Looking at this now, I am not 100% convinced it is doomed. I may leave it around for a week or two and see if I feel like re-working it.

While painting this I listened to Zbigniew Preisner’s “Lacrimosa” and in my mind played the scene from the movie The Tree of Life. If you have not seen this – take three minutes and watch this clip, you may like it.

The universe is stupendously mysterious in its combination of extreme violence, utter serenity and beauty. Pushing deep into the heart of a painting while working is perhaps one way to explain this to myself, albeit without words.

In the great book The Universe Story, I looked up this paragraph:

…we now know that the interiority of any mammal, for instance, that which corresponds to parental care, is the result of a long and complex process of creativity beginning with the star-making powers of the Milky Way. Walt Whitman did not invent his sentience, nor was he wholly responsible for the form of feelings he experienced. Rather, his sentience is an intricate creation of the Milky Way, and his feelings are an evocation involving thunderstorms, sunlight, grass, history, and death. Walt Whitman is a space the Milky Way fashioned to feel its own grandeur.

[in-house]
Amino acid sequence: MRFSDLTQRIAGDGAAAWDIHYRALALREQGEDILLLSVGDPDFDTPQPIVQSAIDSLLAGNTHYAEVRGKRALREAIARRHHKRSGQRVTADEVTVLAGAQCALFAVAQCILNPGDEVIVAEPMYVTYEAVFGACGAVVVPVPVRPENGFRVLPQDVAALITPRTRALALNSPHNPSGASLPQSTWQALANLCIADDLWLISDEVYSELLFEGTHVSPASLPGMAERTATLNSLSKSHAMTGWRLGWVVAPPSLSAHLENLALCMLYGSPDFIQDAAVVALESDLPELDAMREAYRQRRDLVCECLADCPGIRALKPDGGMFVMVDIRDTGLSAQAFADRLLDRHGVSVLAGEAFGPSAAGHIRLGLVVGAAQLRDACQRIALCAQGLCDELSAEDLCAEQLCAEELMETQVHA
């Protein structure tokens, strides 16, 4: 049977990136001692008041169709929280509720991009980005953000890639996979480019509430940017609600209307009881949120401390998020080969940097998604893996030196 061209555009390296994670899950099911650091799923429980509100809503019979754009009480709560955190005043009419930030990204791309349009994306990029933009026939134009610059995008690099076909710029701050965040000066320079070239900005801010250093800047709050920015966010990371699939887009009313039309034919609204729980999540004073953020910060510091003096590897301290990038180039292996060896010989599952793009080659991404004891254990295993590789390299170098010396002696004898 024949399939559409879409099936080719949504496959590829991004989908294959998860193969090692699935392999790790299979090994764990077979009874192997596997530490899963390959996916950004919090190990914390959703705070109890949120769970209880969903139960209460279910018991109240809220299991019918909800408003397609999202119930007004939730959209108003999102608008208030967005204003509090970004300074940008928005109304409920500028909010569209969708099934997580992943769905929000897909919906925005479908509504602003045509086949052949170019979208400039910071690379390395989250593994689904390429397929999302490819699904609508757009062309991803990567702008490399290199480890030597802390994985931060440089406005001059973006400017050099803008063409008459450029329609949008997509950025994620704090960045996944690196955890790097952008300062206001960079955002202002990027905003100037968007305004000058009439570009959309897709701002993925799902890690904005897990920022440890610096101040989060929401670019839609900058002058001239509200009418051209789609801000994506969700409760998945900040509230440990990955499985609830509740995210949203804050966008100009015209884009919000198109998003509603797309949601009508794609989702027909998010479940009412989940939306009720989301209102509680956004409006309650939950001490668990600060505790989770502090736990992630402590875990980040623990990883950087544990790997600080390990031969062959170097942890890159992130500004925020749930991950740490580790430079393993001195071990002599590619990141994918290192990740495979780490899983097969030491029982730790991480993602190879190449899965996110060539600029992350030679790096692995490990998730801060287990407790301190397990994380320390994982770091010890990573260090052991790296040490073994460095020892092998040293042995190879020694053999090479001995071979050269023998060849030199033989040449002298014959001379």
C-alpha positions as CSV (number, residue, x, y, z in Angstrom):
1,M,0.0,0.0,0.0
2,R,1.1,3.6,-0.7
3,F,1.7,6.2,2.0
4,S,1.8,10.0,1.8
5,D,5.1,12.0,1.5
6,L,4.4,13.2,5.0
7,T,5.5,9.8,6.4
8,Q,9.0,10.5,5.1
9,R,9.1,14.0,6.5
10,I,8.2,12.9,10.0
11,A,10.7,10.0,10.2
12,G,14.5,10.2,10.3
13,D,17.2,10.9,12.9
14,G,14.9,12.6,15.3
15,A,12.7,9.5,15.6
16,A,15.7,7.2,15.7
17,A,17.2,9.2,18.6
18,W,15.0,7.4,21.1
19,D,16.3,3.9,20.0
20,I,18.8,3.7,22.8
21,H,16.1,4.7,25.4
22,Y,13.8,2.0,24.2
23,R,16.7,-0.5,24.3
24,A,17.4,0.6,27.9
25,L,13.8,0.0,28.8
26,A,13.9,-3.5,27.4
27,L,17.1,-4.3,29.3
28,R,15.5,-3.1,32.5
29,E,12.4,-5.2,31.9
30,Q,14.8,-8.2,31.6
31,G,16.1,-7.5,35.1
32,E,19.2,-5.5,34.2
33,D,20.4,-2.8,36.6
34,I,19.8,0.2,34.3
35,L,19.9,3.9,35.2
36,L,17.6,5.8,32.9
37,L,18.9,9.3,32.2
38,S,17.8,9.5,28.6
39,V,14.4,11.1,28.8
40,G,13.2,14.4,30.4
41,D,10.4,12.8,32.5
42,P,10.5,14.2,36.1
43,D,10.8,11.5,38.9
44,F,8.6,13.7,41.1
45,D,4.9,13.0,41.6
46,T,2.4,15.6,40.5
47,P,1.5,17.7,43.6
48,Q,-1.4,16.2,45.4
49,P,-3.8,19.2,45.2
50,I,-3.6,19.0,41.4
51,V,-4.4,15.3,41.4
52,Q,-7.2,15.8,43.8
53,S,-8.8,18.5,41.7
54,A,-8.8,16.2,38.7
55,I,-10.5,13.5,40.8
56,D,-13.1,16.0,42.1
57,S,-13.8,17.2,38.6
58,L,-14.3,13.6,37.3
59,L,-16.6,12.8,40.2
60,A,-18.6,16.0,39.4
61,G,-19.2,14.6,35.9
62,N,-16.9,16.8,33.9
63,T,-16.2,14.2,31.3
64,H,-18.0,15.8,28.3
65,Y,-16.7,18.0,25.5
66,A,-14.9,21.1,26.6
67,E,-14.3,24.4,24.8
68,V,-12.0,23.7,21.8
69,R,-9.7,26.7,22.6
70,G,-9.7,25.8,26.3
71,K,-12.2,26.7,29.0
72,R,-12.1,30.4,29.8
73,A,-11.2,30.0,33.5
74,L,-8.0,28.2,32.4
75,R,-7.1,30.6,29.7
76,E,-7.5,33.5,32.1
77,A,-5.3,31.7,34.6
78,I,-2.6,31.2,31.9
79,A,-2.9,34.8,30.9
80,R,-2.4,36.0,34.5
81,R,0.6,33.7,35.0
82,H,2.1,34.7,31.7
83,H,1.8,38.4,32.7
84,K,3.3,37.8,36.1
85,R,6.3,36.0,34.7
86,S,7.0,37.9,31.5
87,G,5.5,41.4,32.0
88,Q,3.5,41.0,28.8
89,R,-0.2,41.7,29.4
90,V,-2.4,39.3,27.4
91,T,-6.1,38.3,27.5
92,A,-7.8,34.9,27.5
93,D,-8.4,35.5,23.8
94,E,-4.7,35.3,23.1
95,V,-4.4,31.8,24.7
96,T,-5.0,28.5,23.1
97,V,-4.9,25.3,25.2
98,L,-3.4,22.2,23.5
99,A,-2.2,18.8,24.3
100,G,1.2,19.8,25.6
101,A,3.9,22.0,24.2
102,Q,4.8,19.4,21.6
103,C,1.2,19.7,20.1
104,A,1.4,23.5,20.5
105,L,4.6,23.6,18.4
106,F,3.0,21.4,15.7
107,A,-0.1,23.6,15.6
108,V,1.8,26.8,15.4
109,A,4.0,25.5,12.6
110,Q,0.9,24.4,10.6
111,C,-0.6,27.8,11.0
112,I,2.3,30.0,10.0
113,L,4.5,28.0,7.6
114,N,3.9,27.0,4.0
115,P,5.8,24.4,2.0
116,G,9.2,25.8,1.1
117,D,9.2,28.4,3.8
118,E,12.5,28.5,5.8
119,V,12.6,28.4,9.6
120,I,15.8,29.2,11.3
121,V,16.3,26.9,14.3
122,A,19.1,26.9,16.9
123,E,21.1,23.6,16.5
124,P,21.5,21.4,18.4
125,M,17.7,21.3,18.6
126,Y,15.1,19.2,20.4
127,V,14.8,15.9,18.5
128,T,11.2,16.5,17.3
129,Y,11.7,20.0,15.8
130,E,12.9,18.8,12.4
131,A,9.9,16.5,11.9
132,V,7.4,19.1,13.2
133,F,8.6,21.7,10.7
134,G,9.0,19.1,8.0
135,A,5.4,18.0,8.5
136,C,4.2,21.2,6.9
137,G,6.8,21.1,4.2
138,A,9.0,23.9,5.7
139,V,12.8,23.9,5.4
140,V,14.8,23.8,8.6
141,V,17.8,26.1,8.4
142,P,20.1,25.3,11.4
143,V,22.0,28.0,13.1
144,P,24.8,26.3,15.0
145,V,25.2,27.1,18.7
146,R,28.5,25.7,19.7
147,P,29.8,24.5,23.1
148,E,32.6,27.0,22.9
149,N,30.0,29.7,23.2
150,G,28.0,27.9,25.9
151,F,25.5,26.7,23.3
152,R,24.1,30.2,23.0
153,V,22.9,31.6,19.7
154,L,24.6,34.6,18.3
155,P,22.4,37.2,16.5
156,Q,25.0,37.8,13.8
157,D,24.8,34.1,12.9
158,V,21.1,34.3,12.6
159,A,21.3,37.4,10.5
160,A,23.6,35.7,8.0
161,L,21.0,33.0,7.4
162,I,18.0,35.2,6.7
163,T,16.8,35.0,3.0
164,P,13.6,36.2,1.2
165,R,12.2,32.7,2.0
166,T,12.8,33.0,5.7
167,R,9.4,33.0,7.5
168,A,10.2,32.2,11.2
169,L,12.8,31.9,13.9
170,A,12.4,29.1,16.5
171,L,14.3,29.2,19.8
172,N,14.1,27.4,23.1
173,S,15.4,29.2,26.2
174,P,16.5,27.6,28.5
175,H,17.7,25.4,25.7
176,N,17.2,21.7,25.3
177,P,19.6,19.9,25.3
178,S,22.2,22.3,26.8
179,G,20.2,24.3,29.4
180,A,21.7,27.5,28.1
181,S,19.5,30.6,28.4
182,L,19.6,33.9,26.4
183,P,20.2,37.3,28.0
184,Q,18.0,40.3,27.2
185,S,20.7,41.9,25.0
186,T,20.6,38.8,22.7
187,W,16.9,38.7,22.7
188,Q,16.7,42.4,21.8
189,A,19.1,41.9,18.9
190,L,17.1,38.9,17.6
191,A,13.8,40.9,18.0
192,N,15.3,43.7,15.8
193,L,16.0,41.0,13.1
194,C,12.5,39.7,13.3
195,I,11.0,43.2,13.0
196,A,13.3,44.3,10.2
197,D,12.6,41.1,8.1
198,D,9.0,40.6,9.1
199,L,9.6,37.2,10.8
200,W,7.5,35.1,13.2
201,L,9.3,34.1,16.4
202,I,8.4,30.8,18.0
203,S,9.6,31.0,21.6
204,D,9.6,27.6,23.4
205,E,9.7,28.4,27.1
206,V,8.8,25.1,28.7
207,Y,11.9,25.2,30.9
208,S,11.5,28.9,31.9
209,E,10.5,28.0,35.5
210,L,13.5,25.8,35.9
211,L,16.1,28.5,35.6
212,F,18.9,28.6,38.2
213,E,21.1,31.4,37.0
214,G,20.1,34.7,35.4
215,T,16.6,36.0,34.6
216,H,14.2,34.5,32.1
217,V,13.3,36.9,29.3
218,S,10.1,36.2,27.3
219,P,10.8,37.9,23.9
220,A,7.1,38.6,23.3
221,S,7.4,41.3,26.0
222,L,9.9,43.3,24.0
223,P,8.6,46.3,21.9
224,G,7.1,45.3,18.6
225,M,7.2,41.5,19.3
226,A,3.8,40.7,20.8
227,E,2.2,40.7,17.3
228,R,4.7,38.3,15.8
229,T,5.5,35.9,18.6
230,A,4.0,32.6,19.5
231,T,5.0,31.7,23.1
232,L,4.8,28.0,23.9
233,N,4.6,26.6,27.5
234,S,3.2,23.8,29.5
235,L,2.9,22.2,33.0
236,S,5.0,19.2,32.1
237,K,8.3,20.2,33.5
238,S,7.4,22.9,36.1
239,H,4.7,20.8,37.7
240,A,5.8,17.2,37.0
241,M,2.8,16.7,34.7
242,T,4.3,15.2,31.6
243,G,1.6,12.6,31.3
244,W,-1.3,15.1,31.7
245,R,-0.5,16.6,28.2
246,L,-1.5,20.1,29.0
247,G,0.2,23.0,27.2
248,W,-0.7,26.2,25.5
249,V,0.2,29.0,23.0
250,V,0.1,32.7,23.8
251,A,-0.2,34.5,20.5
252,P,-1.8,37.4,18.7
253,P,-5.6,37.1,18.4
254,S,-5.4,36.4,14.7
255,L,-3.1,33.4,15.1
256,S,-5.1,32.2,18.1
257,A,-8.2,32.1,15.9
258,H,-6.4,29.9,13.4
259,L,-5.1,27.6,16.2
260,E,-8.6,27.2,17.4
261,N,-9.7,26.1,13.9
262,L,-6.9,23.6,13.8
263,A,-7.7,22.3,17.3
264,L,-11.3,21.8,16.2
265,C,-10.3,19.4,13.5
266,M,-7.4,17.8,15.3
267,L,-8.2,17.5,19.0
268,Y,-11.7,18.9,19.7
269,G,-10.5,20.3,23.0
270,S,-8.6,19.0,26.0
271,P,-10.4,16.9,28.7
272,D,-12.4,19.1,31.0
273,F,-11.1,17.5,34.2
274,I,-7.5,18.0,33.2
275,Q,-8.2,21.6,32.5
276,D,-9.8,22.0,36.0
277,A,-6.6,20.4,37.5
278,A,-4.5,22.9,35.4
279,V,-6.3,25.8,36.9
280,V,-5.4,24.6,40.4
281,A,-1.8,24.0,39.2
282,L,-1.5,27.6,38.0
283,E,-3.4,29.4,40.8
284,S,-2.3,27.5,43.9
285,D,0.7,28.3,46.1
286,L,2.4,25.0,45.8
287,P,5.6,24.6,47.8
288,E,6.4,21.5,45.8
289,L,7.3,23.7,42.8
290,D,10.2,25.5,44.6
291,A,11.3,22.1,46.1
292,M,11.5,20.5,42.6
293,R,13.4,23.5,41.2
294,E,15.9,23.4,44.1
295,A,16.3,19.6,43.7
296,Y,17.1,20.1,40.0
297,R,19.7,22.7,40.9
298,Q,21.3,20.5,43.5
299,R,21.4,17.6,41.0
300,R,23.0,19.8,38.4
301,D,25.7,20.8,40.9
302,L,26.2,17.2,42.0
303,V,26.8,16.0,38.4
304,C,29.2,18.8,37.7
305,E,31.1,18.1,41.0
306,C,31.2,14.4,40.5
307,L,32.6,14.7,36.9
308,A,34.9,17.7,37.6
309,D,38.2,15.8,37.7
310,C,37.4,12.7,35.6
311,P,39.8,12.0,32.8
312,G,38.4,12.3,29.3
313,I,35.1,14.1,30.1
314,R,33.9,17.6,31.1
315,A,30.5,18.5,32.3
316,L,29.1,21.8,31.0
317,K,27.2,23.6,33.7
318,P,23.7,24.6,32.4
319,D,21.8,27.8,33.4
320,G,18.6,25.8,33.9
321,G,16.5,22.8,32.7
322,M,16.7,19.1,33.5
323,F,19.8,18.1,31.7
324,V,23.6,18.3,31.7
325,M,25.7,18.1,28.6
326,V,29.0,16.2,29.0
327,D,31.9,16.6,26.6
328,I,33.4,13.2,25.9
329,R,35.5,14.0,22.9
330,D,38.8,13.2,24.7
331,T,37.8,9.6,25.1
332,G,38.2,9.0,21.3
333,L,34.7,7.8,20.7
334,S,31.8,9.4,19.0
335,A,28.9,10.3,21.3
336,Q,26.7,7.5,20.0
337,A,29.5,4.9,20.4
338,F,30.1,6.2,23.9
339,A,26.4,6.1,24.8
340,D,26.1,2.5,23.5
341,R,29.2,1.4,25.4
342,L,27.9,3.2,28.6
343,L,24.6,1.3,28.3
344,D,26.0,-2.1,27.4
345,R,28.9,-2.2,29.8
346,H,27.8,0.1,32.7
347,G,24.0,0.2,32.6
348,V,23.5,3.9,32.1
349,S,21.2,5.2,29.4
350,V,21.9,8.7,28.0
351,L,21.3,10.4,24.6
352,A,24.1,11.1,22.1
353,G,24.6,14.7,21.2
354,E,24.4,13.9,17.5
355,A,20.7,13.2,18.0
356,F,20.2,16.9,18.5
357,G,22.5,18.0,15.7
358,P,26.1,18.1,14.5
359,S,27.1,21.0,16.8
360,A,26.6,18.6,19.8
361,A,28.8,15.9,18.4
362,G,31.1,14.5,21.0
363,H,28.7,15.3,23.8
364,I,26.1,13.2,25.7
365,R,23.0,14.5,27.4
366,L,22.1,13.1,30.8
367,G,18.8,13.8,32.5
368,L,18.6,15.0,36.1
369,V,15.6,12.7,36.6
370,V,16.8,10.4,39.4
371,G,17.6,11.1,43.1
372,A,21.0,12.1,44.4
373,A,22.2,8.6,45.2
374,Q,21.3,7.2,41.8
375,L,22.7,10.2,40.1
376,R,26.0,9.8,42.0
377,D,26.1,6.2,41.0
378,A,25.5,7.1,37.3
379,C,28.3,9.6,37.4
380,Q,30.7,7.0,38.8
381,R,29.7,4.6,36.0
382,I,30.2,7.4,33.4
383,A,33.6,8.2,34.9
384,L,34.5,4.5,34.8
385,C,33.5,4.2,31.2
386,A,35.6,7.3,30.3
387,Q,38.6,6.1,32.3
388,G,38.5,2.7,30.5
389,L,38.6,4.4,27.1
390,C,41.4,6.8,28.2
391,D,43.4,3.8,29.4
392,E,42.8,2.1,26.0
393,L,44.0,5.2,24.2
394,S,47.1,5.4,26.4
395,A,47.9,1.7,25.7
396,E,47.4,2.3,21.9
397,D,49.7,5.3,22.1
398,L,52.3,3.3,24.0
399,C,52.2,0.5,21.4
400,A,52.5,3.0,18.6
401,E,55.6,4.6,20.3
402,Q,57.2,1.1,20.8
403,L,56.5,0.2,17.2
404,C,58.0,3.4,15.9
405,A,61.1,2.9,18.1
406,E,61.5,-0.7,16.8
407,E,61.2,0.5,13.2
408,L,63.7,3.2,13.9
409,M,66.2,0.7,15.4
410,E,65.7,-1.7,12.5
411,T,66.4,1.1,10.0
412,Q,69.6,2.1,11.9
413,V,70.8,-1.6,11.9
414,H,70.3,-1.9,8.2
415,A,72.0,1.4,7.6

I always hesitate to post my own poems – I am a rank amateur at poetry and couldn’t care less about punctuation and meter. But I felt this poem was fitting, since it deals with another universe in which I play a role – my compost heap:

Toward the Light

When the black bin was half full
with limp salad, rotten bananas
and orange peelings

I filled it with a layer of
dark loamy compost.
Its dark was a tapestry of things that were alive.

And the worms floated down